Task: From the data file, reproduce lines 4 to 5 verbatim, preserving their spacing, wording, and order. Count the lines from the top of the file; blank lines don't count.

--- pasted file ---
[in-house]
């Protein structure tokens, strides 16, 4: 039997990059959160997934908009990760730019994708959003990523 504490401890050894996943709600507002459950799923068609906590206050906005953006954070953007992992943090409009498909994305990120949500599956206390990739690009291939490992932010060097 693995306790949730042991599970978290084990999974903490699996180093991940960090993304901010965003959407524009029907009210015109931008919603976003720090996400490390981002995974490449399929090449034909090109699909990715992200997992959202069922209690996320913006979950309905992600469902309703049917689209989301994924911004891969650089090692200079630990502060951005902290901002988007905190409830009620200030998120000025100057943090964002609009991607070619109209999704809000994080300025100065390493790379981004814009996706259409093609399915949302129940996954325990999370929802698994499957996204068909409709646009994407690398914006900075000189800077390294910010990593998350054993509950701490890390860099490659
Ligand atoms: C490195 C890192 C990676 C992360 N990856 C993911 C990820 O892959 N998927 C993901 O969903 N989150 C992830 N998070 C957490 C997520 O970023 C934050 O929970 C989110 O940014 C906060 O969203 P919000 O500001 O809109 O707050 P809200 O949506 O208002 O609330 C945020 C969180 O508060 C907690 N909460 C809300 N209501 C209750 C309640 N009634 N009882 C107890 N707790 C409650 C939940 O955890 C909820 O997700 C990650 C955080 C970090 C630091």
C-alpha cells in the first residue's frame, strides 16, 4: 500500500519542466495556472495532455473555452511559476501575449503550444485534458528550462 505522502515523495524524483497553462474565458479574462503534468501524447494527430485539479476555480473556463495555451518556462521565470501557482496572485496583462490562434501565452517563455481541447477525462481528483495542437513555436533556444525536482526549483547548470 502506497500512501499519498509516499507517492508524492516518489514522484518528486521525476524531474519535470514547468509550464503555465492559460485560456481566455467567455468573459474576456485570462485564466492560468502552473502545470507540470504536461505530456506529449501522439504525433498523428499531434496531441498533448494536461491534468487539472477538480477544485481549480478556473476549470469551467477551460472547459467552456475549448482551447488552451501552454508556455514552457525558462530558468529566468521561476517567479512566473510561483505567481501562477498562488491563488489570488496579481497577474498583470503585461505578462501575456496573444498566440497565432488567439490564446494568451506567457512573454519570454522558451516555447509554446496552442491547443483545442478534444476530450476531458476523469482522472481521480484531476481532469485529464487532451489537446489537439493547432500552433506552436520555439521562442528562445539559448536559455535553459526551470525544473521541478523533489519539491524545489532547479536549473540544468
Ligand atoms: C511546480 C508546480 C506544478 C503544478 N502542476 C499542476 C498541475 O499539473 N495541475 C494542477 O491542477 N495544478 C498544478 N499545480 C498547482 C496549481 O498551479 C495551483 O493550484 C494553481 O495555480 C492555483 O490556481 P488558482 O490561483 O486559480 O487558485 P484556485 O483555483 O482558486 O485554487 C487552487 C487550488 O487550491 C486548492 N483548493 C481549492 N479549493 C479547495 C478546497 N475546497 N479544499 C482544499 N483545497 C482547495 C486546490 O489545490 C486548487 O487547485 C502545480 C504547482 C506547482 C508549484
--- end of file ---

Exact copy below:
C-alpha cells in the first residue's frame, strides 16, 4: 500500500519542466495556472495532455473555452511559476501575449503550444485534458528550462 505522502515523495524524483497553462474565458479574462503534468501524447494527430485539479476555480473556463495555451518556462521565470501557482496572485496583462490562434501565452517563455481541447477525462481528483495542437513555436533556444525536482526549483547548470 502506497500512501499519498509516499507517492508524492516518489514522484518528486521525476524531474519535470514547468509550464503555465492559460485560456481566455467567455468573459474576456485570462485564466492560468502552473502545470507540470504536461505530456506529449501522439504525433498523428499531434496531441498533448494536461491534468487539472477538480477544485481549480478556473476549470469551467477551460472547459467552456475549448482551447488552451501552454508556455514552457525558462530558468529566468521561476517567479512566473510561483505567481501562477498562488491563488489570488496579481497577474498583470503585461505578462501575456496573444498566440497565432488567439490564446494568451506567457512573454519570454522558451516555447509554446496552442491547443483545442478534444476530450476531458476523469482522472481521480484531476481532469485529464487532451489537446489537439493547432500552433506552436520555439521562442528562445539559448536559455535553459526551470525544473521541478523533489519539491524545489532547479536549473540544468
Ligand atoms: C511546480 C508546480 C506544478 C503544478 N502542476 C499542476 C498541475 O499539473 N495541475 C494542477 O491542477 N495544478 C498544478 N499545480 C498547482 C496549481 O498551479 C495551483 O493550484 C494553481 O495555480 C492555483 O490556481 P488558482 O490561483 O486559480 O487558485 P484556485 O483555483 O482558486 O485554487 C487552487 C487550488 O487550491 C486548492 N483548493 C481549492 N479549493 C479547495 C478546497 N475546497 N479544499 C482544499 N483545497 C482547495 C486546490 O489545490 C486548487 O487547485 C502545480 C504547482 C506547482 C508549484